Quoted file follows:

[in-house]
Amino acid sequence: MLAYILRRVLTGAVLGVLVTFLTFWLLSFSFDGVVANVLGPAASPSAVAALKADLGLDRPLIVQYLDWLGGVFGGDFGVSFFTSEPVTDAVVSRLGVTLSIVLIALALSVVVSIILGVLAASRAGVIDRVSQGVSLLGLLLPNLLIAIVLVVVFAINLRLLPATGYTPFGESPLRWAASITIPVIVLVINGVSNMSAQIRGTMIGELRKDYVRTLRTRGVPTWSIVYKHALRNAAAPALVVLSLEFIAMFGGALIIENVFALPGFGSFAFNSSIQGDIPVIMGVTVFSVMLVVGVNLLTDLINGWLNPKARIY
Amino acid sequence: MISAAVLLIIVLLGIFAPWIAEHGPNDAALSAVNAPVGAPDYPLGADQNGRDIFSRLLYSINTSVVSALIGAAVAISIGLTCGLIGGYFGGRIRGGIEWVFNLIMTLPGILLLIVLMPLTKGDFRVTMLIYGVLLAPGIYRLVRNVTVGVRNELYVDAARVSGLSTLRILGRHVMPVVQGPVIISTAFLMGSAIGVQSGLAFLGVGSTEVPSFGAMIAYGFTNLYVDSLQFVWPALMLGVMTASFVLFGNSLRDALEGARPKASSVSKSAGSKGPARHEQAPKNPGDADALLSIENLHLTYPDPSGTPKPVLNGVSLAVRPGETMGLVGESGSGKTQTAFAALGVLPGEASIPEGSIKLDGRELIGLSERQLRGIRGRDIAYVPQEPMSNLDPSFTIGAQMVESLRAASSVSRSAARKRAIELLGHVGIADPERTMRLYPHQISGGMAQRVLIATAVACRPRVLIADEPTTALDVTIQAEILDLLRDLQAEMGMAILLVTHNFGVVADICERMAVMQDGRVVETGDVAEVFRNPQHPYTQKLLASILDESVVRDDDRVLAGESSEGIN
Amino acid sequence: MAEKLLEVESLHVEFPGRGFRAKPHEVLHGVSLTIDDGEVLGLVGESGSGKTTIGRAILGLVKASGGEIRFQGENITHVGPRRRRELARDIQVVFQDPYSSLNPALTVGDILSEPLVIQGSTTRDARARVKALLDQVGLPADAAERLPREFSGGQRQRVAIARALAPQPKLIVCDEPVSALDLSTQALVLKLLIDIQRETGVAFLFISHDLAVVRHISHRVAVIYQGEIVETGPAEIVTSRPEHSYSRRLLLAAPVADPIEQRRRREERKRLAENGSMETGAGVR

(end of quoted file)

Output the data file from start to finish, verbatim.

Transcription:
[in-house]
Amino acid sequence: MLAYILRRVLTGAVLGVLVTFLTFWLLSFSFDGVVANVLGPAASPSAVAALKADLGLDRPLIVQYLDWLGGVFGGDFGVSFFTSEPVTDAVVSRLGVTLSIVLIALALSVVVSIILGVLAASRAGVIDRVSQGVSLLGLLLPNLLIAIVLVVVFAINLRLLPATGYTPFGESPLRWAASITIPVIVLVINGVSNMSAQIRGTMIGELRKDYVRTLRTRGVPTWSIVYKHALRNAAAPALVVLSLEFIAMFGGALIIENVFALPGFGSFAFNSSIQGDIPVIMGVTVFSVMLVVGVNLLTDLINGWLNPKARIY
Amino acid sequence: MISAAVLLIIVLLGIFAPWIAEHGPNDAALSAVNAPVGAPDYPLGADQNGRDIFSRLLYSINTSVVSALIGAAVAISIGLTCGLIGGYFGGRIRGGIEWVFNLIMTLPGILLLIVLMPLTKGDFRVTMLIYGVLLAPGIYRLVRNVTVGVRNELYVDAARVSGLSTLRILGRHVMPVVQGPVIISTAFLMGSAIGVQSGLAFLGVGSTEVPSFGAMIAYGFTNLYVDSLQFVWPALMLGVMTASFVLFGNSLRDALEGARPKASSVSKSAGSKGPARHEQAPKNPGDADALLSIENLHLTYPDPSGTPKPVLNGVSLAVRPGETMGLVGESGSGKTQTAFAALGVLPGEASIPEGSIKLDGRELIGLSERQLRGIRGRDIAYVPQEPMSNLDPSFTIGAQMVESLRAASSVSRSAARKRAIELLGHVGIADPERTMRLYPHQISGGMAQRVLIATAVACRPRVLIADEPTTALDVTIQAEILDLLRDLQAEMGMAILLVTHNFGVVADICERMAVMQDGRVVETGDVAEVFRNPQHPYTQKLLASILDESVVRDDDRVLAGESSEGIN
Amino acid sequence: MAEKLLEVESLHVEFPGRGFRAKPHEVLHGVSLTIDDGEVLGLVGESGSGKTTIGRAILGLVKASGGEIRFQGENITHVGPRRRRELARDIQVVFQDPYSSLNPALTVGDILSEPLVIQGSTTRDARARVKALLDQVGLPADAAERLPREFSGGQRQRVAIARALAPQPKLIVCDEPVSALDLSTQALVLKLLIDIQRETGVAFLFISHDLAVVRHISHRVAVIYQGEIVETGPAEIVTSRPEHSYSRRLLLAAPVADPIEQRRRREERKRLAENGSMETGAGVR